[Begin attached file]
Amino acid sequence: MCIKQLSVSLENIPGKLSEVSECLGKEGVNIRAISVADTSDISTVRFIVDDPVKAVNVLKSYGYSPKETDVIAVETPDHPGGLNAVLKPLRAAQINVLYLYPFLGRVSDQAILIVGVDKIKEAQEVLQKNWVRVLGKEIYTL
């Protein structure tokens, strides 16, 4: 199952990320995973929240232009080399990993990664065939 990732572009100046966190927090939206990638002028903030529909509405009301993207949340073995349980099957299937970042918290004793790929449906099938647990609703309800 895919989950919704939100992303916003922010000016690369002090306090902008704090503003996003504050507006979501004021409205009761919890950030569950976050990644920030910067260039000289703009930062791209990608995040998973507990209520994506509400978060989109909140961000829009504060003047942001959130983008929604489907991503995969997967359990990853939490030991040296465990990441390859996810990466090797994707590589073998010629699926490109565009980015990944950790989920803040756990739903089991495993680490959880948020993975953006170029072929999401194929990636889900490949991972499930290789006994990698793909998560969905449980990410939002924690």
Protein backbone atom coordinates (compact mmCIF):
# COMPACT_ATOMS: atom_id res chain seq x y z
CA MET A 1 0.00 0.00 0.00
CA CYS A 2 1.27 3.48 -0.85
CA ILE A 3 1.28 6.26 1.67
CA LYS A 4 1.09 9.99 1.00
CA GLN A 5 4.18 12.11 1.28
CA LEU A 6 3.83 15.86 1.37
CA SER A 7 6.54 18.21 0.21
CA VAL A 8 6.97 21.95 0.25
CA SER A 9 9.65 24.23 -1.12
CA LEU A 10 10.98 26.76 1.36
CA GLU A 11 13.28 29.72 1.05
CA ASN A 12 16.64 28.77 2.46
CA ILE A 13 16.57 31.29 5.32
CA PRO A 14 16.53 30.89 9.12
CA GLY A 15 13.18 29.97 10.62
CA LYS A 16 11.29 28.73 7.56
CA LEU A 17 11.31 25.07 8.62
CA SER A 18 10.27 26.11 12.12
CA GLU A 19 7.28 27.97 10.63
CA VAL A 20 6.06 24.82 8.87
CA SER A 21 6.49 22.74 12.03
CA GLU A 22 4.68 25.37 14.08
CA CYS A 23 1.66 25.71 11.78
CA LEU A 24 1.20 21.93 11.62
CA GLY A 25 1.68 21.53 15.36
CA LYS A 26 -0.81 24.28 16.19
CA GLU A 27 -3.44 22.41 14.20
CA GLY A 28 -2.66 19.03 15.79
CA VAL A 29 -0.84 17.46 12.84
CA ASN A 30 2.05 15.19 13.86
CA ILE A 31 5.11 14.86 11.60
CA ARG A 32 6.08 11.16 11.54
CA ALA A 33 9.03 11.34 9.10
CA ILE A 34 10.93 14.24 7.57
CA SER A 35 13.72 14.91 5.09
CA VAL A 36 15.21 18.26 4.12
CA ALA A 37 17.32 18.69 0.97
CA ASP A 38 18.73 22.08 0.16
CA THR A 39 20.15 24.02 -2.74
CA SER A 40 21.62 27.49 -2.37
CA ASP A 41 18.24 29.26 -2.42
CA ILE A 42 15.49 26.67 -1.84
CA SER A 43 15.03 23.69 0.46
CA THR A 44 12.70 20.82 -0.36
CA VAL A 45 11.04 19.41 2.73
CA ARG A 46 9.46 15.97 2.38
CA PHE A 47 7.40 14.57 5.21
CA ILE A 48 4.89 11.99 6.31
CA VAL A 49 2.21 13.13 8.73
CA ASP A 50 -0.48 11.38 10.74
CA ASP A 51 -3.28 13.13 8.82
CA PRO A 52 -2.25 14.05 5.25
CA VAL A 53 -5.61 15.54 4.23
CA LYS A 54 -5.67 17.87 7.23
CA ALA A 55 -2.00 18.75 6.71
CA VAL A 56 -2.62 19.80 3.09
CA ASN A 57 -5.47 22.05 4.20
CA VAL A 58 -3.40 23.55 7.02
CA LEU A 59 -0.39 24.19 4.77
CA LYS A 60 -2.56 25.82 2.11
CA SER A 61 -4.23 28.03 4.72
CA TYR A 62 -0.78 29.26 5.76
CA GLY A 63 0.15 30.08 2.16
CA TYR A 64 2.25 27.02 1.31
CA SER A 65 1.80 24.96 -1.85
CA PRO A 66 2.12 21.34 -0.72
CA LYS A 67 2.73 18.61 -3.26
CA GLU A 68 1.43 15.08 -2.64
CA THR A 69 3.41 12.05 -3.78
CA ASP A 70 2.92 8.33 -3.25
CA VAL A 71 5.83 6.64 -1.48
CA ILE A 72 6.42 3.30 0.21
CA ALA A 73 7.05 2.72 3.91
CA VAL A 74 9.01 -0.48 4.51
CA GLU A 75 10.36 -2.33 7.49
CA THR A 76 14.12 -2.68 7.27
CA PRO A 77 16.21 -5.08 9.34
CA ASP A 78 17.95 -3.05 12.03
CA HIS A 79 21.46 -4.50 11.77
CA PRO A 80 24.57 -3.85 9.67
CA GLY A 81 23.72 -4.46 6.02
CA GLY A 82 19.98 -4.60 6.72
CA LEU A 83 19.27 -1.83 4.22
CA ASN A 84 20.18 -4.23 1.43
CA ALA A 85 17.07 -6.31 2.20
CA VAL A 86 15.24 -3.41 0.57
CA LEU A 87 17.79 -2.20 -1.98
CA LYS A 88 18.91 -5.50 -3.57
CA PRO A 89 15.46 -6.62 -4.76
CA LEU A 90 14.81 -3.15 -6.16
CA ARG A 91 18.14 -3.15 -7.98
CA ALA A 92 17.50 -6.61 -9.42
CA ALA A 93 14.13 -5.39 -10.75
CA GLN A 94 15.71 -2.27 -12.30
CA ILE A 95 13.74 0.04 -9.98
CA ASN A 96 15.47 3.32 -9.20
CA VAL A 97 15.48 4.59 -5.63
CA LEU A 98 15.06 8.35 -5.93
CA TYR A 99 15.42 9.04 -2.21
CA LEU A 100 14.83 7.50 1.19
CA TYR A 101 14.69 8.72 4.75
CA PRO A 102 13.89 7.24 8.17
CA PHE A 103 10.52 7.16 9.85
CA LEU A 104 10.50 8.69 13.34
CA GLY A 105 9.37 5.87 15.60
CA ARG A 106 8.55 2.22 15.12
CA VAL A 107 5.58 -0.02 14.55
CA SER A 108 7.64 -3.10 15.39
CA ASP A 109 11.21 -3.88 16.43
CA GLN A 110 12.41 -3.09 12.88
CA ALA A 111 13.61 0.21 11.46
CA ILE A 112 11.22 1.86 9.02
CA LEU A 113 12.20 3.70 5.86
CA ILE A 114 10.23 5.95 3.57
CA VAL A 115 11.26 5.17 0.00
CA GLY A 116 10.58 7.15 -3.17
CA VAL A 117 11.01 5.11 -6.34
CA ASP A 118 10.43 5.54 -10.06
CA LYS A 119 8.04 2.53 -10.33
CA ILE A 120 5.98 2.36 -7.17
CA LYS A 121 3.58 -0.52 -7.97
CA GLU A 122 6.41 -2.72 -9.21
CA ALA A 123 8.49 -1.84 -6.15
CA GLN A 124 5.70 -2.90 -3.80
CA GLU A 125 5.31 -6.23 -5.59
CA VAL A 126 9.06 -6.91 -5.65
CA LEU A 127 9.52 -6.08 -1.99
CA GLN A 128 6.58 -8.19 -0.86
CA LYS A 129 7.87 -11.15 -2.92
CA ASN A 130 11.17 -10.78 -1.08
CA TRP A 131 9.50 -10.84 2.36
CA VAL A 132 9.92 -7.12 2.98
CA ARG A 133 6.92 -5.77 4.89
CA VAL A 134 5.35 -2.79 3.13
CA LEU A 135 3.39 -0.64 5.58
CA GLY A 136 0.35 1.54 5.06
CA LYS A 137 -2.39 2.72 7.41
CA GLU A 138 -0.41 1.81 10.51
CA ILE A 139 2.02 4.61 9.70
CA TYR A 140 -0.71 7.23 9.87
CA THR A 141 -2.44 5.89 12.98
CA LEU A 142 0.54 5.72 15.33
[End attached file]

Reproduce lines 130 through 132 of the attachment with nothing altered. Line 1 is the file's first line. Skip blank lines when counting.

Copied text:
CA VAL A 126 9.06 -6.91 -5.65
CA LEU A 127 9.52 -6.08 -1.99
CA GLN A 128 6.58 -8.19 -0.86